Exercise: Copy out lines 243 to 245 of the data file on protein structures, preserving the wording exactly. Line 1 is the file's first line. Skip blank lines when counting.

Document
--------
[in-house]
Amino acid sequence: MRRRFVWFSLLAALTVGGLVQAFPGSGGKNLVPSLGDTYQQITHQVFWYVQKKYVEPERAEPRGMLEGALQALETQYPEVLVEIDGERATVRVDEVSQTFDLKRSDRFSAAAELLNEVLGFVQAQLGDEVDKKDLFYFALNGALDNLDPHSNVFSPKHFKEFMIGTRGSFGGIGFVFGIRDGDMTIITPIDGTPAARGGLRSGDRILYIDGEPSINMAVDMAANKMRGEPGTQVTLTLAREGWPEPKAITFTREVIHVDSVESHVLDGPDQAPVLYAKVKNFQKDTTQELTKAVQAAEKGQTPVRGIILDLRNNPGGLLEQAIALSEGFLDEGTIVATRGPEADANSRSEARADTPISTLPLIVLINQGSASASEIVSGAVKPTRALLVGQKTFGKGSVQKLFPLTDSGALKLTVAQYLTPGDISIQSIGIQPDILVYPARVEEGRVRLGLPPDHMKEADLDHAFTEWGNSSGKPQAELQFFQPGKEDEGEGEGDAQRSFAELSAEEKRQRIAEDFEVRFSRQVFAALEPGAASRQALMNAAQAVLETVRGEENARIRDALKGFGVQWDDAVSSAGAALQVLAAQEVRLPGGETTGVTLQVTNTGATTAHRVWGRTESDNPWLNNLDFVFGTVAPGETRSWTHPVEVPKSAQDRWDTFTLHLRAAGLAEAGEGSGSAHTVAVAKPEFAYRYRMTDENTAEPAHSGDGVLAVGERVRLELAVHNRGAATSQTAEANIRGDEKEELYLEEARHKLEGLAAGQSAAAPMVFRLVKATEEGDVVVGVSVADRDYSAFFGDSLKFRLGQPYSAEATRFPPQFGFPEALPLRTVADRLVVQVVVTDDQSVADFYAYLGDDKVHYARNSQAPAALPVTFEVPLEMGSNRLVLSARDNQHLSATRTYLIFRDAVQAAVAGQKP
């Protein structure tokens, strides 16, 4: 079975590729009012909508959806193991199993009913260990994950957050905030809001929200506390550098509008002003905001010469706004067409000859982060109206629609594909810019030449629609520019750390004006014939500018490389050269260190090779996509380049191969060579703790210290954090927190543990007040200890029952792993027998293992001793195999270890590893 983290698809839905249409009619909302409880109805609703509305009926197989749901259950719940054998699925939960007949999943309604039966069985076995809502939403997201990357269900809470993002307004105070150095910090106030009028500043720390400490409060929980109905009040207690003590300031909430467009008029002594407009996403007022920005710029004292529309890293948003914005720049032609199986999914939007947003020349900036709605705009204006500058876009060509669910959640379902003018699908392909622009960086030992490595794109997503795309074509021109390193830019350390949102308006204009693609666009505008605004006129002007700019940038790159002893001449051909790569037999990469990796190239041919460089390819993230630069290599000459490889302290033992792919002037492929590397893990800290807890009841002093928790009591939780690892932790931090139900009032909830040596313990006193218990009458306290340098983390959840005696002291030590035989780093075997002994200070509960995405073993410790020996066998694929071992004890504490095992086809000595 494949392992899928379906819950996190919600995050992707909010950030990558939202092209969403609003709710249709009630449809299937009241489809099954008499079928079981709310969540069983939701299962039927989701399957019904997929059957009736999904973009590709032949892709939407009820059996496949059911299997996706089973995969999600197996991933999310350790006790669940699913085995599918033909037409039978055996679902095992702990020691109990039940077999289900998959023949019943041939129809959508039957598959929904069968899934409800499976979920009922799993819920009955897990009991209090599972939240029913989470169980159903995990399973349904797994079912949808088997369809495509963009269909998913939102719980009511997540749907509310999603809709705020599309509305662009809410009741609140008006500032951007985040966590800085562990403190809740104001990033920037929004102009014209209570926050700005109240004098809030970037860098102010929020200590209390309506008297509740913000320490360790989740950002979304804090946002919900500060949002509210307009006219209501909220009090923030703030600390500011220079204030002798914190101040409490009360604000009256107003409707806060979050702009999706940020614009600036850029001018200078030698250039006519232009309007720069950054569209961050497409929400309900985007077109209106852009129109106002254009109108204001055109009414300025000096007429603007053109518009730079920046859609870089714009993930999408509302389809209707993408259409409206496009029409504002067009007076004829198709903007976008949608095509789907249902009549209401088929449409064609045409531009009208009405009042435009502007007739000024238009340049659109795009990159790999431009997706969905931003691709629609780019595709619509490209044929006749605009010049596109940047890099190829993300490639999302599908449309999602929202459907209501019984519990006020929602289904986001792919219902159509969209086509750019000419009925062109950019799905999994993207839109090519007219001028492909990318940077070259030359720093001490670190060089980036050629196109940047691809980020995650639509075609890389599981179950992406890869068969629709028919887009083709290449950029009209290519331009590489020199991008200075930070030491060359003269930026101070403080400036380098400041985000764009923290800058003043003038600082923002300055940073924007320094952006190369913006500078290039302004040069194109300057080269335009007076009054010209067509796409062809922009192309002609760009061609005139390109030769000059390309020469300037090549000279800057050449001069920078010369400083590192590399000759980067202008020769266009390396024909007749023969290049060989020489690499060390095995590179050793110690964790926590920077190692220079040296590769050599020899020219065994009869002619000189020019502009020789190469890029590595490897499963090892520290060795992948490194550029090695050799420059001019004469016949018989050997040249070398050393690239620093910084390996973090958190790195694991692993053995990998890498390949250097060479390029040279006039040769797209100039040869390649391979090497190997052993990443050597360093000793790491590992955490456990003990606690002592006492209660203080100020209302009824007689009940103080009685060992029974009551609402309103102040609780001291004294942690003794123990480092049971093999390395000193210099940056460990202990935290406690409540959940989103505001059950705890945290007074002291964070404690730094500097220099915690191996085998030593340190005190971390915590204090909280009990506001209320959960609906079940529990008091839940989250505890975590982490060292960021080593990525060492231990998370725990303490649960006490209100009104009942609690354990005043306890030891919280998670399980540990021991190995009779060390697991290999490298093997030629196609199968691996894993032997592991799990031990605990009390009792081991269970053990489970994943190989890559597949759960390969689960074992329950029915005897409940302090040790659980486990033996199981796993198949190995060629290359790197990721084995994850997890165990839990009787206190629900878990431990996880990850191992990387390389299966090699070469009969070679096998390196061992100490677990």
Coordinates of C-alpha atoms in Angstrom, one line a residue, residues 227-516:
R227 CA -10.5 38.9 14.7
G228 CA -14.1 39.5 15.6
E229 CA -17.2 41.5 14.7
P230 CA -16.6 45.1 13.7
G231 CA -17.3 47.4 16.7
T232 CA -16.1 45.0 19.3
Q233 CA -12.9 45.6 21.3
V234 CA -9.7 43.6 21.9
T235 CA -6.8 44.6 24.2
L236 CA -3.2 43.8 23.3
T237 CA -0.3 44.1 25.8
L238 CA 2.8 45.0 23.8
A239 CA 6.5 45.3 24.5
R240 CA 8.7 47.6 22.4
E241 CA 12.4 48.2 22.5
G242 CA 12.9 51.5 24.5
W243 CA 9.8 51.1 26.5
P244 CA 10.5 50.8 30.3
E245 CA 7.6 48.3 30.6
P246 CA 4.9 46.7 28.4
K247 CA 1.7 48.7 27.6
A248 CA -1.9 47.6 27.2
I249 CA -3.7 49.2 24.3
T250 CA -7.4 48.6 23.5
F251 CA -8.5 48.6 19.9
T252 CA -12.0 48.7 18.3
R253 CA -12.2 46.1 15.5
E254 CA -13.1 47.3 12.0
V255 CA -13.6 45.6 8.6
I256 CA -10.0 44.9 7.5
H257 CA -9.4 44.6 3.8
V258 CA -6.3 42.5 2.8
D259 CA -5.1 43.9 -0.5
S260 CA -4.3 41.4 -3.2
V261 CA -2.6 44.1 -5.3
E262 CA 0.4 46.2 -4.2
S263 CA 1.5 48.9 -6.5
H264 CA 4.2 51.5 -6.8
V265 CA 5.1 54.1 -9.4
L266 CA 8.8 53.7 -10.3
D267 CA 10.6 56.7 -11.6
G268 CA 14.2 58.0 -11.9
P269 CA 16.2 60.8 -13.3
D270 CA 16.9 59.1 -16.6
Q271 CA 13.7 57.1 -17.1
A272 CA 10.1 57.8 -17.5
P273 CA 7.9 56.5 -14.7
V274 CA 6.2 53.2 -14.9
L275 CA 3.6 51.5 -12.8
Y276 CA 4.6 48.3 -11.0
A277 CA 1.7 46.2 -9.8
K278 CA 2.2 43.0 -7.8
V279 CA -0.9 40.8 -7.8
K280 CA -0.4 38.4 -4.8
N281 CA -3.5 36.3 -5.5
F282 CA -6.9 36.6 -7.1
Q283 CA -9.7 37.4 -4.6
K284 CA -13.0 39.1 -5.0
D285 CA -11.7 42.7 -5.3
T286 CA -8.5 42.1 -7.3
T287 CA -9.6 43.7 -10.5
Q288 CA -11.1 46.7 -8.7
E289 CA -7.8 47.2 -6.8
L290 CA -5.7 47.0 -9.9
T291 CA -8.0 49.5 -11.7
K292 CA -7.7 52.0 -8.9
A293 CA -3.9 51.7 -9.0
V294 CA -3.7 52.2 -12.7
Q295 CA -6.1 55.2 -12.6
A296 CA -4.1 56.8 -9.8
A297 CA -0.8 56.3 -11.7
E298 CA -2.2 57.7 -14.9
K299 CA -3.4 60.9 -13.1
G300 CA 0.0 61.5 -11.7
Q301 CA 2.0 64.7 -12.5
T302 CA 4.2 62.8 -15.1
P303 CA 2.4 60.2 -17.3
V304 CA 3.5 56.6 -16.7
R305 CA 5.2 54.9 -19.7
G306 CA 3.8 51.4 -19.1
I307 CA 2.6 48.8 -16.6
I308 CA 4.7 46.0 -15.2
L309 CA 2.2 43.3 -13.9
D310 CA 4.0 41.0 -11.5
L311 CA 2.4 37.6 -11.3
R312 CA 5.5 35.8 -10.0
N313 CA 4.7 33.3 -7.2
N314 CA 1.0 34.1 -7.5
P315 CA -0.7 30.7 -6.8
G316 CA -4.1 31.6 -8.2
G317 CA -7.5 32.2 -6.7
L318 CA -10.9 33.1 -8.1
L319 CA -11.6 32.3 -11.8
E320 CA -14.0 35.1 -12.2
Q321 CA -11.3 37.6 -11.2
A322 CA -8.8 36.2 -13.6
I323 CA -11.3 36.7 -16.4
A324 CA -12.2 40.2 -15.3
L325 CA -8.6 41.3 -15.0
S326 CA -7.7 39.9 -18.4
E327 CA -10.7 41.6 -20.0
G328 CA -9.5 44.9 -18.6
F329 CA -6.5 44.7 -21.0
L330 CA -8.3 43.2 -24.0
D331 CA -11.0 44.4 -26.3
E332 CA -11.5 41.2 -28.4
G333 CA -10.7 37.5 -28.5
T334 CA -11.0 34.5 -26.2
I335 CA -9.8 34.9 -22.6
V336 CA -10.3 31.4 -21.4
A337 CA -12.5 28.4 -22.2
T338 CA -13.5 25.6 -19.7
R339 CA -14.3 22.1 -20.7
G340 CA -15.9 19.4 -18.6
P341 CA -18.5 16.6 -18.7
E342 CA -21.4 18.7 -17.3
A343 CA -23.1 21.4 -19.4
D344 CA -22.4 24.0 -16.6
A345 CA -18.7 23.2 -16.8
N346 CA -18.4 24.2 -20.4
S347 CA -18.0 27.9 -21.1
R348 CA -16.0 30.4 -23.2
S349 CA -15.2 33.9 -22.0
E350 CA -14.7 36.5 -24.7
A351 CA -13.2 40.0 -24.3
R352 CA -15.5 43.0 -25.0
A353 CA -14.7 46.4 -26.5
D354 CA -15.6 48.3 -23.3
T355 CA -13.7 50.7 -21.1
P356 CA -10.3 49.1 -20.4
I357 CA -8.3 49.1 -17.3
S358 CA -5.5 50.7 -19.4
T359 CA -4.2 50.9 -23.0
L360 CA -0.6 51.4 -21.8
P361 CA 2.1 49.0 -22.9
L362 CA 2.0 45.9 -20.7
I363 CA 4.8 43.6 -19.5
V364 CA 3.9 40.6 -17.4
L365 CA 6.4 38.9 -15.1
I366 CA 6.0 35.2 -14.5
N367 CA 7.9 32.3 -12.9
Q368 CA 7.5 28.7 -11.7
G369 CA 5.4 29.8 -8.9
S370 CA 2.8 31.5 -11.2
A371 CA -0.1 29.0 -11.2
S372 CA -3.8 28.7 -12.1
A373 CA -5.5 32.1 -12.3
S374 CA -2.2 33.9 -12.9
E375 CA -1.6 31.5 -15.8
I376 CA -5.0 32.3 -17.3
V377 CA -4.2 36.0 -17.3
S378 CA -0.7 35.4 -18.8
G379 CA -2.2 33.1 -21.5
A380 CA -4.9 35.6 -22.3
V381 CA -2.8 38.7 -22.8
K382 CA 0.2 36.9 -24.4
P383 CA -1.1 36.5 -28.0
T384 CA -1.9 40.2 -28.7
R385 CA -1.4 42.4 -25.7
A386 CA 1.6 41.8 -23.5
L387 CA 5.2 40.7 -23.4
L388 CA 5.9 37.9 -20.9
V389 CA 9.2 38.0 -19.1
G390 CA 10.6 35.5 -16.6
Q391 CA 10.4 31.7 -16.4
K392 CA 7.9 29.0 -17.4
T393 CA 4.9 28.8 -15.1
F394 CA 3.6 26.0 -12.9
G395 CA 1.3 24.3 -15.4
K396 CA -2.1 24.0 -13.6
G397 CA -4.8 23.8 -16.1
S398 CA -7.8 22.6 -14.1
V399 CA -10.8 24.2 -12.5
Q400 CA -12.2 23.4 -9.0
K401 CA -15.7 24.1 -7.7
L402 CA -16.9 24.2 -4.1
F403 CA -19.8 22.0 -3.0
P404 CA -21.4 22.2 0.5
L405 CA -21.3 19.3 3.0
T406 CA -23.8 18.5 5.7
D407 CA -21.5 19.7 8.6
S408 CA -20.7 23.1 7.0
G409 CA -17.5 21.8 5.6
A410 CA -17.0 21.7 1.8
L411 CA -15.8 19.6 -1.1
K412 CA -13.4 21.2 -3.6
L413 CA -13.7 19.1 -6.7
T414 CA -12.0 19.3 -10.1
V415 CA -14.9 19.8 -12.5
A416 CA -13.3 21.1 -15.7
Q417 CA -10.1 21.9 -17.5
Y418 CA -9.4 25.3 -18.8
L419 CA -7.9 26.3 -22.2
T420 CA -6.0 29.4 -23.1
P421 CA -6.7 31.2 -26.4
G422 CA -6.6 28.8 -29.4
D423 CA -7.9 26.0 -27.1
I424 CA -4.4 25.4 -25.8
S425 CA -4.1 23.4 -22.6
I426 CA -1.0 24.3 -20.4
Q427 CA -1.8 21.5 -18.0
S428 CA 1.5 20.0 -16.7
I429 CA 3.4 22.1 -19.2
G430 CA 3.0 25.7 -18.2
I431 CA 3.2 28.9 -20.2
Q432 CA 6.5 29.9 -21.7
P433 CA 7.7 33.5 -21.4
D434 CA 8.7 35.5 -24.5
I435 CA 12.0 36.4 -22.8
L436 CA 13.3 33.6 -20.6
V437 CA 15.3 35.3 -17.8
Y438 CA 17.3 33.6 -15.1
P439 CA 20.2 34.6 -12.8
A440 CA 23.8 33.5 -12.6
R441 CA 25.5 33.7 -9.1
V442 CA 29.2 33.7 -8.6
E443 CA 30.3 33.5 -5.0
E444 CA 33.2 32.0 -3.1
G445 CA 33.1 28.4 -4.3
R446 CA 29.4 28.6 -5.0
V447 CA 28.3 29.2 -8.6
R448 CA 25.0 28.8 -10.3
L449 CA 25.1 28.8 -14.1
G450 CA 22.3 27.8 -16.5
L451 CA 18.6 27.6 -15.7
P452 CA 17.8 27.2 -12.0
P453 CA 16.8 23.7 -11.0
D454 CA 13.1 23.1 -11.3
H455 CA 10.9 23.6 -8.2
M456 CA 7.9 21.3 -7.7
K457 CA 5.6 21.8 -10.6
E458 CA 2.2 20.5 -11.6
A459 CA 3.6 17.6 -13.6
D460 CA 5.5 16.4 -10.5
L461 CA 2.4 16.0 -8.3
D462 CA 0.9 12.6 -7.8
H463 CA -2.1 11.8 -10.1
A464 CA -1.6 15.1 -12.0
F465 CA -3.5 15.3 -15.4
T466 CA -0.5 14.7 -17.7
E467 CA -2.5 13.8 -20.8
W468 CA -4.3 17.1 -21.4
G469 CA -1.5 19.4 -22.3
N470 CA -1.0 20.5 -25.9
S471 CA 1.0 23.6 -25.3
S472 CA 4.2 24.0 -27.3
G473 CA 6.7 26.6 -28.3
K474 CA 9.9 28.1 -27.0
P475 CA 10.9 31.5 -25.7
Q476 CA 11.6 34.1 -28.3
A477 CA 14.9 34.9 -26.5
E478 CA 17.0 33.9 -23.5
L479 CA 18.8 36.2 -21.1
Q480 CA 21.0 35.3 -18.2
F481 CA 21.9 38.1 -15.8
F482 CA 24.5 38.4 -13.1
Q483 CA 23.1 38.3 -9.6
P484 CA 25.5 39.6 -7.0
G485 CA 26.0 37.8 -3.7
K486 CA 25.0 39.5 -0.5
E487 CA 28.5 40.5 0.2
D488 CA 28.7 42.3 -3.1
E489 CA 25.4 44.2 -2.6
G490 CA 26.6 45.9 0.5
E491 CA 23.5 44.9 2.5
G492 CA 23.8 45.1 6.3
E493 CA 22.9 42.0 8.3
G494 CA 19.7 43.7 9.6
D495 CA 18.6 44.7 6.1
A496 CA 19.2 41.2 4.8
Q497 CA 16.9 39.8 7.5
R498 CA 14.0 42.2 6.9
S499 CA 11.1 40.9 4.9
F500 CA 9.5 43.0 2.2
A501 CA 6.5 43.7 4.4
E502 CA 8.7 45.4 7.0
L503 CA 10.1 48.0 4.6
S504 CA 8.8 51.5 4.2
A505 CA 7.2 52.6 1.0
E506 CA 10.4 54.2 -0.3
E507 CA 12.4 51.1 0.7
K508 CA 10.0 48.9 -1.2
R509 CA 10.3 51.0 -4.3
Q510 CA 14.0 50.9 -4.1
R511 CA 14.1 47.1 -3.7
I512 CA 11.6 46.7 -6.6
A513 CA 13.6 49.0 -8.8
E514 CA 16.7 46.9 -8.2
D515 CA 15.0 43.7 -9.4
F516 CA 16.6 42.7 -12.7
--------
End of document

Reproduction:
F465 CA -3.5 15.3 -15.4
T466 CA -0.5 14.7 -17.7
E467 CA -2.5 13.8 -20.8